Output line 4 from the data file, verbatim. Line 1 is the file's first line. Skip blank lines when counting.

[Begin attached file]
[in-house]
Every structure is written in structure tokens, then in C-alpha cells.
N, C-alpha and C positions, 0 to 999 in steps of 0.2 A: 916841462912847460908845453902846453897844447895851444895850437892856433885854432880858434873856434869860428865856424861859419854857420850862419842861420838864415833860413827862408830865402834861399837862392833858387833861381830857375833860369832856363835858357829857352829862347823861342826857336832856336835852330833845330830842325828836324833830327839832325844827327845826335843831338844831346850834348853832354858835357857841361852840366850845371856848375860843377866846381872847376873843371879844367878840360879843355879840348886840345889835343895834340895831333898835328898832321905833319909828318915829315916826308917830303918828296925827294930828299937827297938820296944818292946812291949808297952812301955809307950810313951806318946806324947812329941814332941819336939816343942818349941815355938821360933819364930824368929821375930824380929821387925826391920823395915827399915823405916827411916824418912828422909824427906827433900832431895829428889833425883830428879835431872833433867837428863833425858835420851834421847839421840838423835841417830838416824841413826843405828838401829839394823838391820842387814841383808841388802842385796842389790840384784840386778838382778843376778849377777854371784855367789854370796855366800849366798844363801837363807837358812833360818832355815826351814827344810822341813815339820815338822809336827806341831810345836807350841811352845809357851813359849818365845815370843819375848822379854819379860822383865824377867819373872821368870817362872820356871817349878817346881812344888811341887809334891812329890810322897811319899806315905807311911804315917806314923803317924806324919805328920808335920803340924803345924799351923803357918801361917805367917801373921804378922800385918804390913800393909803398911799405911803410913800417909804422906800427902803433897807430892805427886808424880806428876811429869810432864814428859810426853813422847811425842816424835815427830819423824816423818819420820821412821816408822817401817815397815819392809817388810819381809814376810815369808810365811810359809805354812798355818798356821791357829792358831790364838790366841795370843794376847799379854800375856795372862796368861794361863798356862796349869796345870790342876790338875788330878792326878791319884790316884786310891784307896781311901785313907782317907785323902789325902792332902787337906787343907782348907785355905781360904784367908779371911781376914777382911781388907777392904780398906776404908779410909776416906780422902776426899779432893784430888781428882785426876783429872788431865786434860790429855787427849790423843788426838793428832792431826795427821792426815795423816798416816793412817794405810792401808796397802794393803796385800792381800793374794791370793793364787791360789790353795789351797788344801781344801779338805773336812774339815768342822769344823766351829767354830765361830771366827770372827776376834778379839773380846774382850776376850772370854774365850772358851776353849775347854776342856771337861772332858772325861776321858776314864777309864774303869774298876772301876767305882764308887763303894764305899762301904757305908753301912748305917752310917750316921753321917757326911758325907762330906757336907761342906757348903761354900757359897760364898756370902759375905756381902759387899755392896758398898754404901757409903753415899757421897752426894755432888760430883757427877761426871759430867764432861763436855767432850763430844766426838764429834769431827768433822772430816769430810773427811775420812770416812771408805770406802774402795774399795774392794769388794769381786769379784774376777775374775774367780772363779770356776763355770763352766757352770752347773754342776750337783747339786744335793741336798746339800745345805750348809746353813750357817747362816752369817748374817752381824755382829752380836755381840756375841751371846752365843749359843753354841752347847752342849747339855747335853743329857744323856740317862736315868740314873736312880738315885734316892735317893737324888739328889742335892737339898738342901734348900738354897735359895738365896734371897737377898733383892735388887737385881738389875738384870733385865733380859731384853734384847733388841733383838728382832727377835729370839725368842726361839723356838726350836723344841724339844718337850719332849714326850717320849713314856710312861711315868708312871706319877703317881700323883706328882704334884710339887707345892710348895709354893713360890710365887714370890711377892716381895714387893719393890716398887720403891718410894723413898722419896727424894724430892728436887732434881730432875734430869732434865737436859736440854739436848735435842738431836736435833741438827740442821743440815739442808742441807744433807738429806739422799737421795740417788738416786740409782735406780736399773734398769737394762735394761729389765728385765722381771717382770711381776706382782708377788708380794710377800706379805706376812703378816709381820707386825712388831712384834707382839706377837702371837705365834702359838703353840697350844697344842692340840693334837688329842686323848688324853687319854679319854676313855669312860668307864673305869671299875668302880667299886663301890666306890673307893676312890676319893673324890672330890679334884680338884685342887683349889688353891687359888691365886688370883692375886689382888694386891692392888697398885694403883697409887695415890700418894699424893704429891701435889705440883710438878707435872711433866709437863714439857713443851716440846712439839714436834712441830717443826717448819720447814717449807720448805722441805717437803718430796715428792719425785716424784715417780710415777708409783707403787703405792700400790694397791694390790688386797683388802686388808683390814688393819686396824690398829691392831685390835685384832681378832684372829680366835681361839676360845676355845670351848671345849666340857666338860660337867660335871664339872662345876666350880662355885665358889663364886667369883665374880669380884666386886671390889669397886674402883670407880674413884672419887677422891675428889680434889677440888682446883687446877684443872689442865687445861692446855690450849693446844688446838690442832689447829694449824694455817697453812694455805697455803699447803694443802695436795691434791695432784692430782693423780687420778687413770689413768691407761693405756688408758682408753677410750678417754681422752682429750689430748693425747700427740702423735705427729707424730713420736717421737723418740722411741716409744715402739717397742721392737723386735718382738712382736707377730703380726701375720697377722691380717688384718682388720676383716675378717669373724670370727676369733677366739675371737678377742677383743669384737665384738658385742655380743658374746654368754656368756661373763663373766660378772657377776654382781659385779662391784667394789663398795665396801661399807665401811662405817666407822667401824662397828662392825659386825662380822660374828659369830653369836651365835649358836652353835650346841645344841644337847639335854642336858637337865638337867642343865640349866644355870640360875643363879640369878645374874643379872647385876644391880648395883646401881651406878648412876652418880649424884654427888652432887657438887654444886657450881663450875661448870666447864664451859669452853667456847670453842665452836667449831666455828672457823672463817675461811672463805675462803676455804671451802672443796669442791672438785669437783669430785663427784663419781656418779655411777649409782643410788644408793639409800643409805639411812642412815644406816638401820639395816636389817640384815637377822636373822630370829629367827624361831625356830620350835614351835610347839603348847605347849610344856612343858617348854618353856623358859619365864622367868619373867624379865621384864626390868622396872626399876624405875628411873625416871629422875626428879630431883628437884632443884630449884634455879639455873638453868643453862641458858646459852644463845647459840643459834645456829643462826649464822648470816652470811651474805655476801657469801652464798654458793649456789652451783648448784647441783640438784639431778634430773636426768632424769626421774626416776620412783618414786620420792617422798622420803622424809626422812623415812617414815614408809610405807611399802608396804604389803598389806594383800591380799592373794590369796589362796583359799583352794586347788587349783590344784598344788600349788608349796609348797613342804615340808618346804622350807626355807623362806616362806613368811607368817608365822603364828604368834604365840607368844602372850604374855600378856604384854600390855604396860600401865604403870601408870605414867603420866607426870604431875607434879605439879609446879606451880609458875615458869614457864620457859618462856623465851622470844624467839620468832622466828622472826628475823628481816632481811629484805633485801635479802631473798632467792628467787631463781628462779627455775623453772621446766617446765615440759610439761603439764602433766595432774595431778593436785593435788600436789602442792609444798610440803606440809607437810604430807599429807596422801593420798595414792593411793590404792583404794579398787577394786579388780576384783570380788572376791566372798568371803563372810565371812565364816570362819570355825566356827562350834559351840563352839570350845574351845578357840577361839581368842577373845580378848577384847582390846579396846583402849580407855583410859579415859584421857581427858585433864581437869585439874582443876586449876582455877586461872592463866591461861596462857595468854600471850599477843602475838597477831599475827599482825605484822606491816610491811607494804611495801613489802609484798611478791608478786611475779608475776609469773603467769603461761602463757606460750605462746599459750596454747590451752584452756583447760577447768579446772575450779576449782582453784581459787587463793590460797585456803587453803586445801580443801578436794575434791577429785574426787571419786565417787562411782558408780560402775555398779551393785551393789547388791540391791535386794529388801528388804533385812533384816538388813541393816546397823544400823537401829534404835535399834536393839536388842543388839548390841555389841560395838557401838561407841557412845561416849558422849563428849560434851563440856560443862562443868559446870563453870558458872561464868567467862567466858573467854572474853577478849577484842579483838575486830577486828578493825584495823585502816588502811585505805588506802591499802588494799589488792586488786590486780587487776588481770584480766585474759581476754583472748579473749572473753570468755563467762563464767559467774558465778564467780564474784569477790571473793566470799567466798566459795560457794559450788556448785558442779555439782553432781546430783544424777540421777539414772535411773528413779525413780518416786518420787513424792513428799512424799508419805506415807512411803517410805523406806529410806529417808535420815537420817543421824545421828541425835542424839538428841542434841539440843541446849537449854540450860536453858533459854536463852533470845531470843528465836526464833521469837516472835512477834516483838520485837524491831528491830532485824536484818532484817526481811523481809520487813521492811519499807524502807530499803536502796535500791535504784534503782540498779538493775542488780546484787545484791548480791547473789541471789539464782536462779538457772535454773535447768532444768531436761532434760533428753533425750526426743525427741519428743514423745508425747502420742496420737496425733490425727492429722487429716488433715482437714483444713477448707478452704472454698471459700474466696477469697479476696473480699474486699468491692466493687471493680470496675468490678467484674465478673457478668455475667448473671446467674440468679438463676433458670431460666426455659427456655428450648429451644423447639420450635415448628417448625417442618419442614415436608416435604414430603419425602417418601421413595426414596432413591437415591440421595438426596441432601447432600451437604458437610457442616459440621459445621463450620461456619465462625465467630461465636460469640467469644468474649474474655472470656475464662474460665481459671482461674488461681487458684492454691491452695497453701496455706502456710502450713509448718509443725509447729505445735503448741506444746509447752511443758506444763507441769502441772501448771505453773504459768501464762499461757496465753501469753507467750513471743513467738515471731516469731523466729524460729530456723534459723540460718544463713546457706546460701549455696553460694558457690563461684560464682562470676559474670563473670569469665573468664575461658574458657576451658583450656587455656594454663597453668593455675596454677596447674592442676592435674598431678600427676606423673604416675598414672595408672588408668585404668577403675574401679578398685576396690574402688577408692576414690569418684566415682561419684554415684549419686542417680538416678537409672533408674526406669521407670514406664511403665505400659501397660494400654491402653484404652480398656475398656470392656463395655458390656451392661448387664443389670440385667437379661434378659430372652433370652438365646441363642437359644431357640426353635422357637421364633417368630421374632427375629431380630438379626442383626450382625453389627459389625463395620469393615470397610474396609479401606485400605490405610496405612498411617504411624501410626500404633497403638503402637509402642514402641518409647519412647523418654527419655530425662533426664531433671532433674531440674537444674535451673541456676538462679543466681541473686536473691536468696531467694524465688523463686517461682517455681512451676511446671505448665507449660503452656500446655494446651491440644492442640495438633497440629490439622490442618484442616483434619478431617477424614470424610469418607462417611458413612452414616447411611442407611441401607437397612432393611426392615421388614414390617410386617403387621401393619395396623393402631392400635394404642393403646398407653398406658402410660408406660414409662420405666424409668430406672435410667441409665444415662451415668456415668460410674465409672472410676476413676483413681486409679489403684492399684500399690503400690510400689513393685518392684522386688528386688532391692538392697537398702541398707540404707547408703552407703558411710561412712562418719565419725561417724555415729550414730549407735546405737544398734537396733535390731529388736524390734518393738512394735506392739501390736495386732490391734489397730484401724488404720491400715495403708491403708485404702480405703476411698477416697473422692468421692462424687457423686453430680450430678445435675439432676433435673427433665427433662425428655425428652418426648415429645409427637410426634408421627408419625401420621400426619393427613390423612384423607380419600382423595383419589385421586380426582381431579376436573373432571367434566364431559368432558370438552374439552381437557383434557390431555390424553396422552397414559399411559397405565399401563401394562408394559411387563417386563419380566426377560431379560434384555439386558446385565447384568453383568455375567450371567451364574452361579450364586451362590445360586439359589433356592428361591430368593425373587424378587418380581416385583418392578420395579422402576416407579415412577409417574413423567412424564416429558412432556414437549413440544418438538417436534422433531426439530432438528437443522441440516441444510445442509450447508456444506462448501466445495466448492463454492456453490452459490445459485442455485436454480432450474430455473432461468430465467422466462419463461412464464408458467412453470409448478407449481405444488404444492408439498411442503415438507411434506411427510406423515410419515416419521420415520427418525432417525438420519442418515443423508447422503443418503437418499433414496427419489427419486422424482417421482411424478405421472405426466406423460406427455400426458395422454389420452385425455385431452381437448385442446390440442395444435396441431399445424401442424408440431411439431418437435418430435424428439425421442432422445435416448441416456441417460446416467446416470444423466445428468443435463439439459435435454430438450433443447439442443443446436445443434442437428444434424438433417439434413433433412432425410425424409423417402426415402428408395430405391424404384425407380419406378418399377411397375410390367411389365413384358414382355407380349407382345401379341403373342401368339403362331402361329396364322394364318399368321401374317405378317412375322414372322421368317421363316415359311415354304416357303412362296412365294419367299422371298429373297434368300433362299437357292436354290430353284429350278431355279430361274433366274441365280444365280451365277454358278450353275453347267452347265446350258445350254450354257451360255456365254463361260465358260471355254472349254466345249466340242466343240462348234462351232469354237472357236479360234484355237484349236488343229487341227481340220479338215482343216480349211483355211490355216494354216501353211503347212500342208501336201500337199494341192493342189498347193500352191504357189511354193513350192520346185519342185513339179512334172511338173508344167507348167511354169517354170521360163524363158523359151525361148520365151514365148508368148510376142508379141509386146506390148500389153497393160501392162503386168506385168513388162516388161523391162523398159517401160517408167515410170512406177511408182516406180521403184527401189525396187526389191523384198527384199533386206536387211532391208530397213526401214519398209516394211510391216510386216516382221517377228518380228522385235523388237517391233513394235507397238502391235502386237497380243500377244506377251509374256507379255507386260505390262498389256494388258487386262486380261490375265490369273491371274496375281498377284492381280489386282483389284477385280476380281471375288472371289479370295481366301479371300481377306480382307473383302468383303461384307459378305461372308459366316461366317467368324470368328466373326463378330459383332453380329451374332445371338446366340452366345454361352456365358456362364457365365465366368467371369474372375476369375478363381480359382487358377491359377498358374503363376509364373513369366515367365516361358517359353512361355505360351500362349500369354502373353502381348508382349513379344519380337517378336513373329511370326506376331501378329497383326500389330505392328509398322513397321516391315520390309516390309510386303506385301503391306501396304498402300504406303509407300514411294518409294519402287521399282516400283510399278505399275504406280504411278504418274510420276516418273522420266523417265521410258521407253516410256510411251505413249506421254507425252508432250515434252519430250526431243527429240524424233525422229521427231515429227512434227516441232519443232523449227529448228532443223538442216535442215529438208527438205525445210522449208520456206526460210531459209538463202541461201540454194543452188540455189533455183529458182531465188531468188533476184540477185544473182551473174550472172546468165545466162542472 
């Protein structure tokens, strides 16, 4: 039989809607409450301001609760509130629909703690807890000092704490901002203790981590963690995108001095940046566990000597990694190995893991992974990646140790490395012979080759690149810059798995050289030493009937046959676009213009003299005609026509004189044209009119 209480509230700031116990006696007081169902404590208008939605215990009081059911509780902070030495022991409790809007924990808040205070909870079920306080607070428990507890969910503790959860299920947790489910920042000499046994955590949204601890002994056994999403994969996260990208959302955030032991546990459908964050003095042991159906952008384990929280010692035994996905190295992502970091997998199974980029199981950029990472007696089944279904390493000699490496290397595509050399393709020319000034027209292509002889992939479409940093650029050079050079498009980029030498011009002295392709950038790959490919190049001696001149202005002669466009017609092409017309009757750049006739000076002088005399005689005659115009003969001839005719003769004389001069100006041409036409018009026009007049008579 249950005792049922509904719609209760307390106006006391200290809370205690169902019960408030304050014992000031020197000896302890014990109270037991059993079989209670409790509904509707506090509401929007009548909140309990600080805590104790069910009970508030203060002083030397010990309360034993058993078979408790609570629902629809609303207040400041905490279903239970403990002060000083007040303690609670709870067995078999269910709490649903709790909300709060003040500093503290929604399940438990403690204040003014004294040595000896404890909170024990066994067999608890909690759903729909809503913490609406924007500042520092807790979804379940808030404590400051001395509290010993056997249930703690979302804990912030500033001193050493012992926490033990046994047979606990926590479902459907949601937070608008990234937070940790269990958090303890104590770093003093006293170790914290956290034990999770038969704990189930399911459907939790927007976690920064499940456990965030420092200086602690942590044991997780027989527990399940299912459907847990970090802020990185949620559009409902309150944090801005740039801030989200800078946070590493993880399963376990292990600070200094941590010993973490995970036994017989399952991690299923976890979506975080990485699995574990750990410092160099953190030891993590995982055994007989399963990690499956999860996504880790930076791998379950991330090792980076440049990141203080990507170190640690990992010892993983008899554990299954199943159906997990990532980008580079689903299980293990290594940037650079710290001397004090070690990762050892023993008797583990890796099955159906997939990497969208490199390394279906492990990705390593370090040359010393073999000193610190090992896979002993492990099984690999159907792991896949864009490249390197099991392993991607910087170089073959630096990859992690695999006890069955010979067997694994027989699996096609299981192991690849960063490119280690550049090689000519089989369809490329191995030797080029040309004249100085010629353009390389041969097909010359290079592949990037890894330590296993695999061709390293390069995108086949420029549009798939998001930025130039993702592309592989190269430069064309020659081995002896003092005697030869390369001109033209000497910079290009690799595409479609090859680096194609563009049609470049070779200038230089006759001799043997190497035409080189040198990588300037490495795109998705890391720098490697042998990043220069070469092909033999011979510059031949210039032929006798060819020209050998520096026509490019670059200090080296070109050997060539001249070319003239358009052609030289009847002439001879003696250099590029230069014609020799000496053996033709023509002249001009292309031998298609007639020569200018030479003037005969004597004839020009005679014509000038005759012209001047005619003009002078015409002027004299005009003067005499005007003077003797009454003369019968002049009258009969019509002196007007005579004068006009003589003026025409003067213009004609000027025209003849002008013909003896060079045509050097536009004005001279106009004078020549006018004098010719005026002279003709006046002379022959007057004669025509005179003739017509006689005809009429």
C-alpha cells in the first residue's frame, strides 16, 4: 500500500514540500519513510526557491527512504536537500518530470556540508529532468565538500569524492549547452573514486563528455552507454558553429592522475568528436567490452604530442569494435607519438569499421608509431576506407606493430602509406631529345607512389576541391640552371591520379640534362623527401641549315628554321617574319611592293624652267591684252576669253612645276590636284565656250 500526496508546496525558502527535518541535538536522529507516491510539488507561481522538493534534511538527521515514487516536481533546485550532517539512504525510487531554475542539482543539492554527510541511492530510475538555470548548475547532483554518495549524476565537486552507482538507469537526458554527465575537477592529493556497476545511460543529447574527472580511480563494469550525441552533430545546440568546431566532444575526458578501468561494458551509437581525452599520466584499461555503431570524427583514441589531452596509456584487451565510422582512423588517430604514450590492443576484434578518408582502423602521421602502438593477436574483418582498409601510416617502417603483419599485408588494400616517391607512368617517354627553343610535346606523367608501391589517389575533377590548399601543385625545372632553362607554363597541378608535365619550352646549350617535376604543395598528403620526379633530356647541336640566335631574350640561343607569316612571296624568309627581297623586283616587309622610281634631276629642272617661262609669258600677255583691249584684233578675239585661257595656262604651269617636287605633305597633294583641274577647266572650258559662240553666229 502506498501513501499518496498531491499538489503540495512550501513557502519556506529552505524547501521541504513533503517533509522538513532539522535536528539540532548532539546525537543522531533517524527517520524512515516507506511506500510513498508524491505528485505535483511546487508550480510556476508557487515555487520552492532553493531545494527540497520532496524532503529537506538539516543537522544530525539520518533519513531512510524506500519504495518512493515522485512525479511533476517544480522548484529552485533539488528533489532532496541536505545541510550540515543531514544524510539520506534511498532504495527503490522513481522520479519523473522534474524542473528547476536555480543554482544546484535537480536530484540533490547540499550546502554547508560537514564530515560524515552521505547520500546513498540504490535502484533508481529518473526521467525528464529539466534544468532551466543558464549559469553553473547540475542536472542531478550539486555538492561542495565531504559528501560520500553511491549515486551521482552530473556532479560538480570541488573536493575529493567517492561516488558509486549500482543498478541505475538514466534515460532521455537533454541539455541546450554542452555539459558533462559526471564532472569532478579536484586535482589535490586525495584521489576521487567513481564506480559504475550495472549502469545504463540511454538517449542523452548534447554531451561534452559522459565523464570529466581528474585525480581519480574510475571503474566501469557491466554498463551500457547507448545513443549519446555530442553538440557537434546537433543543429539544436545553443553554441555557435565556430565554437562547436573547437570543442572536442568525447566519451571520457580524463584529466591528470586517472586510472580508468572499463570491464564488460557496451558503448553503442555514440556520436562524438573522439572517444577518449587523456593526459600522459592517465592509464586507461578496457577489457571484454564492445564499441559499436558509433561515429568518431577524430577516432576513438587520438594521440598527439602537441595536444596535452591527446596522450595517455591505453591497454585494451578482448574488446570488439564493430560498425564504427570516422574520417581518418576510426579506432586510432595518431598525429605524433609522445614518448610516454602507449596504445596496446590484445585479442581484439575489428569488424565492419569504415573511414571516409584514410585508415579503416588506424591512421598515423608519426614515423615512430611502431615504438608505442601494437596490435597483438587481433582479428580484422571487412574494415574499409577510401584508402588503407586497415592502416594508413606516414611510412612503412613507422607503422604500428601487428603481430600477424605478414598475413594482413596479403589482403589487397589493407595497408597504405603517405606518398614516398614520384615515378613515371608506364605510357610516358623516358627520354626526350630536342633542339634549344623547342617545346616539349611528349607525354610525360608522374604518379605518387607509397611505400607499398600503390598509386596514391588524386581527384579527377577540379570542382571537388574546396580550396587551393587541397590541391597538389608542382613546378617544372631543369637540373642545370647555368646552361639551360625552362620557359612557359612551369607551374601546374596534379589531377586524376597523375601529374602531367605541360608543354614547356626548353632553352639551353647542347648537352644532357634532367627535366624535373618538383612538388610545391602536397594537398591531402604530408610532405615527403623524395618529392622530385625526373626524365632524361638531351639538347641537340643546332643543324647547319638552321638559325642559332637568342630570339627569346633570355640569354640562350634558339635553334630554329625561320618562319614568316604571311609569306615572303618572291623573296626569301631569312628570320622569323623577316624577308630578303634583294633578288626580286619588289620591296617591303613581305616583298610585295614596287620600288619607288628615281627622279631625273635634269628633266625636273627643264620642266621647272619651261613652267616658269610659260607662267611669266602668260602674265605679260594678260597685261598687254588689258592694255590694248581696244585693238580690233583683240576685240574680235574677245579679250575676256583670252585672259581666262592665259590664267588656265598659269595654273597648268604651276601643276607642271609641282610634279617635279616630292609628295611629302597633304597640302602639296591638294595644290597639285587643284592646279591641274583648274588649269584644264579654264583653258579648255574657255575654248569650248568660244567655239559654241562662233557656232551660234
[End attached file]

């Protein structure tokens, strides 16, 4: 039989809607409450301001609760509130629909703690807890000092704490901002203790981590963690995108001095940046566990000597990694190995893991992974990646140790490395012979080759690149810059798995050289030493009937046959676009213009003299005609026509004189044209009119 209480509230700031116990006696007081169902404590208008939605215990009081059911509780902070030495022991409790809007924990808040205070909870079920306080607070428990507890969910503790959860299920947790489910920042000499046994955590949204601890002994056994999403994969996260990208959302955030032991546990459908964050003095042991159906952008384990929280010692035994996905190295992502970091997998199974980029199981950029990472007696089944279904390493000699490496290397595509050399393709020319000034027209292509002889992939479409940093650029050079050079498009980029030498011009002295392709950038790959490919190049001696001149202005002669466009017609092409017309009757750049006739000076002088005399005689005659115009003969001839005719003769004389001069100006041409036409018009026009007049008579 249950005792049922509904719609209760307390106006006391200290809370205690169902019960408030304050014992000031020197000896302890014990109270037991059993079989209670409790509904509707506090509401929007009548909140309990600080805590104790069910009970508030203060002083030397010990309360034993058993078979408790609570629902629809609303207040400041905490279903239970403990002060000083007040303690609670709870067995078999269910709490649903709790909300709060003040500093503290929604399940438990403690204040003014004294040595000896404890909170024990066994067999608890909690759903729909809503913490609406924007500042520092807790979804379940808030404590400051001395509290010993056997249930703690979302804990912030500033001193050493012992926490033990046994047979606990926590479902459907949601937070608008990234937070940790269990958090303890104590770093003093006293170790914290956290034990999770038969704990189930399911459907939790927007976690920064499940456990965030420092200086602690942590044991997780027989527990399940299912459907847990970090802020990185949620559009409902309150944090801005740039801030989200800078946070590493993880399963376990292990600070200094941590010993973490995970036994017989399952991690299923976890979506975080990485699995574990750990410092160099953190030891993590995982055994007989399963990690499956999860996504880790930076791998379950991330090792980076440049990141203080990507170190640690990992010892993983008899554990299954199943159906997990990532980008580079689903299980293990290594940037650079710290001397004090070690990762050892023993008797583990890796099955159906997939990497969208490199390394279906492990990705390593370090040359010393073999000193610190090992896979002993492990099984690999159907792991896949864009490249390197099991392993991607910087170089073959630096990859992690695999006890069955010979067997694994027989699996096609299981192991690849960063490119280690550049090689000519089989369809490329191995030797080029040309004249100085010629353009390389041969097909010359290079592949990037890894330590296993695999061709390293390069995108086949420029549009798939998001930025130039993702592309592989190269430069064309020659081995002896003092005697030869390369001109033209000497910079290009690799595409479609090859680096194609563009049609470049070779200038230089006759001799043997190497035409080189040198990588300037490495795109998705890391720098490697042998990043220069070469092909033999011979510059031949210039032929006798060819020209050998520096026509490019670059200090080296070109050997060539001249070319003239358009052609030289009847002439001879003696250099590029230069014609020799000496053996033709023509002249001009292309031998298609007639020569200018030479003037005969004597004839020009005679014509000038005759012209001047005619003009002078015409002027004299005009003067005499005007003077003797009454003369019968002049009258009969019509002196007007005579004068006009003589003026025409003067213009004609000027025209003849002008013909003896060079045509050097536009004005001279106009004078020549006018004098010719005026002279003709006046002379022959007057004669025509005179003739017509006689005809009429």